Spirituality
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Timing: God’s or Ours?

I’m not proud of this post today. And if I’m completely honest, I’ve delayed some of you who need this message from receiving it sooner, because my vanity wanted a perfectly crafted post. Because presenting a professional, polished, good-enough-to-sell post somehow makes the message more valid, as if God needed my HTML formatting, photo selection and narrative skills to make a point. For that, I am truly sorry.

A Recurring Lesson

One of the hardest lessons for me to learn, and frankly, that I have to re-learn (over, and over, and over again it seems) is to release my control of time. God is God, not me, not you. He operates on His own timetable and despite our ofttimes frenzied attempts to push, push, PUSH things faster, generally speaking, it only breeds the poisoned fruits of impatience, frustration and stress. All needlessly.

If we can only come to accept that things occur on God’s timetable, not ours, we’ll find that it’s tremendously freeing. Free to relax in His arms, free to accept that you are exactly where and when you’re supposed to be (or if you’re not, that He’ll let you know!) and free to trust that when He’s ready to move forward, you will too. In the Christian walk, He is our pillar of fire, our cloud of smoke, our ever-present help in time of need. And even though we cannot always see as clearly His reasoning and plan as we should like, He is the only one capable of keeping everything in their natural order.

I’ve been reading some more of the Gospels recently and trying to mull over the stories and picture myself in the disciples’ sandals. What was it like walking around Israel with Jesus? Was He extraordinarily tall and stood a head higher than the other disciples? Why did the disciples doubt Him so much? (Why, for that matter, do I?) I came across a curious passage I thought worth sharing, from the early moments in Jesus’ earthly ministry:

“Rising very early before dawn, he left and went off to a deserted place, where he prayed. Simon and those who were with him pursued him and on finding him said, ‘Everyone is looking for you.’ He told them, ‘Let us go on to the nearby villages that I may preach there also. For this purpose have I come.” (Mark 1:35-38, NAB).

I can understand their confusion.

Jesus had only just called Simon Peter and Andrew, and James and John to him as disciples and their first stop mentioned in the book of Mark is the town of Capernaum. Jesus landed there with a splash (so to speak) with miracle after miracle. Assuming it was day when he arrived, he first visited the synagogue and healed a demoniac. Then, Simon Peter gets word that his mother-in-law is ill and Jesus heals her and she serves them. At nightfall, they go back into the town and by now, everybody’s heard of the miracle healing of the demoniac, and certainly the neighbors have heard about Simon Peter’s mother-in-law’s sudden reversal of health. Jesus and his disciples go out to meet the people and he “cured many who were sick with various diseases, and he drove out many demons, not permitting them to speak because they knew him” (Mark 1:34).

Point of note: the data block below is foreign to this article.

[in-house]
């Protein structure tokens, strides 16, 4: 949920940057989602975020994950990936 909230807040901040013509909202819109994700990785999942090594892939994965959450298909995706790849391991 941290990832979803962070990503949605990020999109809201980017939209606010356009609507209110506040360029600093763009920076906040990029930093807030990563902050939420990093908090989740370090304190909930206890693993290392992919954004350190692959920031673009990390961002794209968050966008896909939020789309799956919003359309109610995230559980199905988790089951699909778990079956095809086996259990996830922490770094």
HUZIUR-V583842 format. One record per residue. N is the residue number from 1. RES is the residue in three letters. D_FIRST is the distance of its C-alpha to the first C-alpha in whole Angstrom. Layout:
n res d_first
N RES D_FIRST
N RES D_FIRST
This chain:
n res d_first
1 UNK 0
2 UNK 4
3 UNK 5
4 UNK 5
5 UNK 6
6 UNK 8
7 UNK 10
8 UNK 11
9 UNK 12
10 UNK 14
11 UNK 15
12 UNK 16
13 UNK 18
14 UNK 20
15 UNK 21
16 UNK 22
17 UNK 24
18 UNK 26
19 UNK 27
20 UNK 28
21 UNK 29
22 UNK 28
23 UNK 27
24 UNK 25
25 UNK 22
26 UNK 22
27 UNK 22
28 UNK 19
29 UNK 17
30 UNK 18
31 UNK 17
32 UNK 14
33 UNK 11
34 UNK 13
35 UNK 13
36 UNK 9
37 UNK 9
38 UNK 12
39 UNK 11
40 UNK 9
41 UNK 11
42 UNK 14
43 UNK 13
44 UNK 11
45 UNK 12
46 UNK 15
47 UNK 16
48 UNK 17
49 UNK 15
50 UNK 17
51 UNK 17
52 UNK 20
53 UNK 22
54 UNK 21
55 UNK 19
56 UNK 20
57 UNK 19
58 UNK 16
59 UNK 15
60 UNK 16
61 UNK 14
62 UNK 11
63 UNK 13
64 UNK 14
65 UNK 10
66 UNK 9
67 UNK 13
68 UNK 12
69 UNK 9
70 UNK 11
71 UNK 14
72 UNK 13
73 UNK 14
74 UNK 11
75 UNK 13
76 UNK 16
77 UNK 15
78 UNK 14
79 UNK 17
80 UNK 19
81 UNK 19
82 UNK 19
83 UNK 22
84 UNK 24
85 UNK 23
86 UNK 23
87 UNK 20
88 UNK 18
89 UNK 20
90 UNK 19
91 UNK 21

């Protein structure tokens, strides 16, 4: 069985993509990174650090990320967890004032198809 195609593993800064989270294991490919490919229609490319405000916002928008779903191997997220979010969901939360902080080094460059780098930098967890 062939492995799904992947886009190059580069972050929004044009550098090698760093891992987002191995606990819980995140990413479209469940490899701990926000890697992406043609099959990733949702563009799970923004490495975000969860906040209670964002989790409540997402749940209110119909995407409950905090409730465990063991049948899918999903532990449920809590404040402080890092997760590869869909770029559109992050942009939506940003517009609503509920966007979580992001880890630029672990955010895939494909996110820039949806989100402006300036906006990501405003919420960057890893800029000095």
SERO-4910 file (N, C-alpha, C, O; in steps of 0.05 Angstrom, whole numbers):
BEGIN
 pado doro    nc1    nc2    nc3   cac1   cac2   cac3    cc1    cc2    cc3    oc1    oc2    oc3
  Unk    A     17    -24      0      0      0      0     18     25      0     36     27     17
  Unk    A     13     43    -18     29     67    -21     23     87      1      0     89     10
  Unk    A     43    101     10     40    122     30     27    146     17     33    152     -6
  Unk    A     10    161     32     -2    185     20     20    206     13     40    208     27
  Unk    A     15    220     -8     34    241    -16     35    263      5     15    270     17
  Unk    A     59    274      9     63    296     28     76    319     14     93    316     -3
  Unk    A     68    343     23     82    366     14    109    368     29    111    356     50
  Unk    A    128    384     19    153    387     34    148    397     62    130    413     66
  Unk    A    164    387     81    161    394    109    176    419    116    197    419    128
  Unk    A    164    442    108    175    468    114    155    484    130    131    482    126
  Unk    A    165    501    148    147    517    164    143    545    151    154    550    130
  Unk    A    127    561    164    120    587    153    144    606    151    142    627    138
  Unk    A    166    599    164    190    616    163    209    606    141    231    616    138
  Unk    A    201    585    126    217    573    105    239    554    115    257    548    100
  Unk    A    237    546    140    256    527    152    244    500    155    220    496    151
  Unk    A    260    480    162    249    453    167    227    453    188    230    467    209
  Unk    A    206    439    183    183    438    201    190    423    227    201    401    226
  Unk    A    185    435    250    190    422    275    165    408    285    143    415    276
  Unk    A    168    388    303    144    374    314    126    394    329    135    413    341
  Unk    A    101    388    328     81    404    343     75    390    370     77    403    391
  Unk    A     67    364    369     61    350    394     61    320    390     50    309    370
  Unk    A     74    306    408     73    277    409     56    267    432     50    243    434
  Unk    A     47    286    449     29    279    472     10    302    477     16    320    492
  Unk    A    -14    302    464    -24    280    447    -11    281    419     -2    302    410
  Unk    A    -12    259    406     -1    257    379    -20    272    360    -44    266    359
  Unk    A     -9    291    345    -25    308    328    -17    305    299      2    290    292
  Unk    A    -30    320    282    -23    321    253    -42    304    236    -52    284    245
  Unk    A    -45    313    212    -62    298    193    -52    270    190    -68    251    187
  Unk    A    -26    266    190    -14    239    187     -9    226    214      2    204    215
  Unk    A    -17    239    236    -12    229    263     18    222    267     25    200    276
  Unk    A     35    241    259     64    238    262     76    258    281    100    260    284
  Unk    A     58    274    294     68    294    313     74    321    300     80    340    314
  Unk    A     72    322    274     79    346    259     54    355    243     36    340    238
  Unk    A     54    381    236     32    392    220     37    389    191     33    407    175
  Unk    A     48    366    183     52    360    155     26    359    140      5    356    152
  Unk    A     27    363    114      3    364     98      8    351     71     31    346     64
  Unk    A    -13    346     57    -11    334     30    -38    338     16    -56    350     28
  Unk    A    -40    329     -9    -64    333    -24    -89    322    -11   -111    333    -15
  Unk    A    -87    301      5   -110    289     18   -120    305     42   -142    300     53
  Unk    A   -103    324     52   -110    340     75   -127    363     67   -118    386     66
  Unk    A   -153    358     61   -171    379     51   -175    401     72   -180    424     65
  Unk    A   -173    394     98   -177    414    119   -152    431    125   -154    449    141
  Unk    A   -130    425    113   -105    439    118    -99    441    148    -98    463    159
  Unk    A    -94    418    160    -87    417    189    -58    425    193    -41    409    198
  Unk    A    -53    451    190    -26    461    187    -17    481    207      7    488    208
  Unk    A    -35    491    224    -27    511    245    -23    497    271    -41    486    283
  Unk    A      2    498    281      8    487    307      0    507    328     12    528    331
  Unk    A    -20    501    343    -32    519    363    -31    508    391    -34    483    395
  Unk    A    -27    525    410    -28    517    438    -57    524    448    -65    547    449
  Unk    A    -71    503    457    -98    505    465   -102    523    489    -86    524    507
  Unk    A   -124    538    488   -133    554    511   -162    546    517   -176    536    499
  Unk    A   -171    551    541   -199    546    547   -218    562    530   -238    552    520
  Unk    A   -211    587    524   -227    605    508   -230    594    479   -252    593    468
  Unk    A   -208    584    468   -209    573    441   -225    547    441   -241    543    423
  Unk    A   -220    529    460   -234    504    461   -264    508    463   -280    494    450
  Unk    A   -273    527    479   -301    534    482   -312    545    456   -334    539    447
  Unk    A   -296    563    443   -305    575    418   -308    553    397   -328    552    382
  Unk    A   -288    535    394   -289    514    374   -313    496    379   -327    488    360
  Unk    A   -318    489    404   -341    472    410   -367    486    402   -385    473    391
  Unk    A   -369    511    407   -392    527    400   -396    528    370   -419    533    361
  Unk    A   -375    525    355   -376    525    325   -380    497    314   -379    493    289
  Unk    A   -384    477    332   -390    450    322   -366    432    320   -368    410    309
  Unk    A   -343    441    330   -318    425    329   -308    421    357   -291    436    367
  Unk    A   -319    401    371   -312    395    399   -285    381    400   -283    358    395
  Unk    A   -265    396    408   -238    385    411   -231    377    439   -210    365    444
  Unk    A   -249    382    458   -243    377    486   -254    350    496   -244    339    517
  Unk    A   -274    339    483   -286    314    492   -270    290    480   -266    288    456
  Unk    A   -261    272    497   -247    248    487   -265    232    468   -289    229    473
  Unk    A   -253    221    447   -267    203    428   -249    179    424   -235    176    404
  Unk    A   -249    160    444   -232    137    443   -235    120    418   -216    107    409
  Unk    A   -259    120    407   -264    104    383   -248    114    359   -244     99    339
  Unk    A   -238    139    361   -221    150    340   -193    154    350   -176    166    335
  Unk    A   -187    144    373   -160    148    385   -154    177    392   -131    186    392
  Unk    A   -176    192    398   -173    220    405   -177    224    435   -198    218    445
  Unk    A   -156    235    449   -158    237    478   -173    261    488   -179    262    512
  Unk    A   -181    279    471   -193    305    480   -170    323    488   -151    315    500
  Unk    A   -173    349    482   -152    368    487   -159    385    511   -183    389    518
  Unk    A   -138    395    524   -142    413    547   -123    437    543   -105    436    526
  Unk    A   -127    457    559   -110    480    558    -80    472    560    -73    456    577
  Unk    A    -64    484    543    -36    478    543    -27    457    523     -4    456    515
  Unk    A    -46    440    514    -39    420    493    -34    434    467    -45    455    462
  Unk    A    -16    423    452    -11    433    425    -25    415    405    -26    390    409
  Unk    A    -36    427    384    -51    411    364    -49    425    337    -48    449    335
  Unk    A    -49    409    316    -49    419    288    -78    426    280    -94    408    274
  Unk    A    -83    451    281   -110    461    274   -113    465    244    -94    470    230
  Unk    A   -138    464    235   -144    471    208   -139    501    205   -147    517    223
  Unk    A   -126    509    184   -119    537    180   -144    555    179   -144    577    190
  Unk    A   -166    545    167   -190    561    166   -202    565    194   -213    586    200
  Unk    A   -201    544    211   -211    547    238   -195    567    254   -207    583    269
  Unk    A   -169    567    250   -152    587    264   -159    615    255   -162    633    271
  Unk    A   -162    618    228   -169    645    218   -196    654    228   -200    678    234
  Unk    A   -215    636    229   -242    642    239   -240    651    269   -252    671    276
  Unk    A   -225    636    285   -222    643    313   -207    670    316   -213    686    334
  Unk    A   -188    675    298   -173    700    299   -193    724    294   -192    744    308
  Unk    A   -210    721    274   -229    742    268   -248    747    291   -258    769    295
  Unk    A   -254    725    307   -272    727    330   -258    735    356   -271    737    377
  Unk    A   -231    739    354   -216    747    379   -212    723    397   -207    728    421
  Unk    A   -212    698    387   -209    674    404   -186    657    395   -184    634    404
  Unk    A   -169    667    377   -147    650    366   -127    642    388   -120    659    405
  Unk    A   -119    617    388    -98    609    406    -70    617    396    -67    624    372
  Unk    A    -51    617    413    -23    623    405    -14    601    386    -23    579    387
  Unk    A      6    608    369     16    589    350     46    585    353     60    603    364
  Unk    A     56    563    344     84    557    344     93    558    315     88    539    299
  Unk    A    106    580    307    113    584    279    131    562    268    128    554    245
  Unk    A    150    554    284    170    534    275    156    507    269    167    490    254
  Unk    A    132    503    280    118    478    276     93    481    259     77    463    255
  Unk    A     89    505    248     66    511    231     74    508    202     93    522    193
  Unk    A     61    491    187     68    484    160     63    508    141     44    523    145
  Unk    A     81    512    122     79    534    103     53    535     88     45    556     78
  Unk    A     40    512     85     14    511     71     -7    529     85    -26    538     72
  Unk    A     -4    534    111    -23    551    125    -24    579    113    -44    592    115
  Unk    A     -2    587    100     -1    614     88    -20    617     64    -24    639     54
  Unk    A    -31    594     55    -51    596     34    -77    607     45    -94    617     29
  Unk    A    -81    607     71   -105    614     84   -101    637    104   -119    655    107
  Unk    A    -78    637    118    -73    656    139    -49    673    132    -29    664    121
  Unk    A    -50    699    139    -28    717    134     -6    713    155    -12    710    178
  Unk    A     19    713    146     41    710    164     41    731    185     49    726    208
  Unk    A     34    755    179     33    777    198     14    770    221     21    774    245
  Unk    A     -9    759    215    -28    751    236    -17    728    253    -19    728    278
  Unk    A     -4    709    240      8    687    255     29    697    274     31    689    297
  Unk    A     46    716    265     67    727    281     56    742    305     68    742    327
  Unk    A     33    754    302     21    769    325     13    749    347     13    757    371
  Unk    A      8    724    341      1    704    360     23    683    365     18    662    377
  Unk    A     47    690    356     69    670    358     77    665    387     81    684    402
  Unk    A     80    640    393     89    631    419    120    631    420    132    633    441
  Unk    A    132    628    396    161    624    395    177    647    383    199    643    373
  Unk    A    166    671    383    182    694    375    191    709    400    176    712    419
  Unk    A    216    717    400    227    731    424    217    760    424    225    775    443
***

If it were me, I would’ve been thinking, ‘Wow! What an amazing start! I can’t wait to see what He’s got in store for today…if we had crowds last night, just wait until they start talking at the watering hole this morning, there will be multitudes!’ The Bible passage doesn’t state what was going through these first disciples’ minds, but I wonder if a fraction of it couldn’t have been this earthly mindset of seeking exposure. But not Jesus. He abandoned the crowds and went off alone. He seems to do that a lot actually. He understands the necessity of time with His heavenly Father.

I’d like to think that when Simon Peter, Andrew and James and John woke up, they noticed Jesus wasn’t at the breakfast table, and after a time, finally thought to ask the womenfolk if they’d seem Him that morning. And that’s when they went running after Him to catch up. The disciples’ only concern seems to be Jesus ministering to the crowds He already spoke to yesterday, but, not Jesus. His concern is reaching as many people as possible and that means not staying in one place to build a reputation, or a platform, or a home base. It means being a nomad. It means not worrying about whether others follow you (or not) but continuing to share your message with the world regardless.

The disciples didn’t realize at first how short Jesus’ time on this earth would be, but Jesus knew. And knowing that timing, Jesus wanted to do the will of the Father. I find this encouraging. I think we need to be less worried about seeking attention for ourselves (or our message) and less stressed when nothing seems to be moving/happening, and just let go. Trust God, seek to do the will of the Father, and be ready to move.

God bless you and keep reaching higher to lay hold of all that God’s called you to.

This entry was posted in: Spirituality
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Lauren Miller is a Midwestern born writer with a passion for Jesus, the written word, and dogs. She has seventeen years of experience in the library field and reviews books for the Historical Novels Review (UK). Lauren is the Managing Web Editor and writer for The Scribe, a web publication of the St. Louis Writers Guild, where she also serves as their Director of Communications. She likes to spend her free time enjoying period films, discovering new reads, and being surrounded by other people’s pets. Lauren, her husband, and their wily Maine Coon (who isn’t quite a dog) live in Missouri. You can learn more about Lauren’s writing at LaurenJoanMiller.com.

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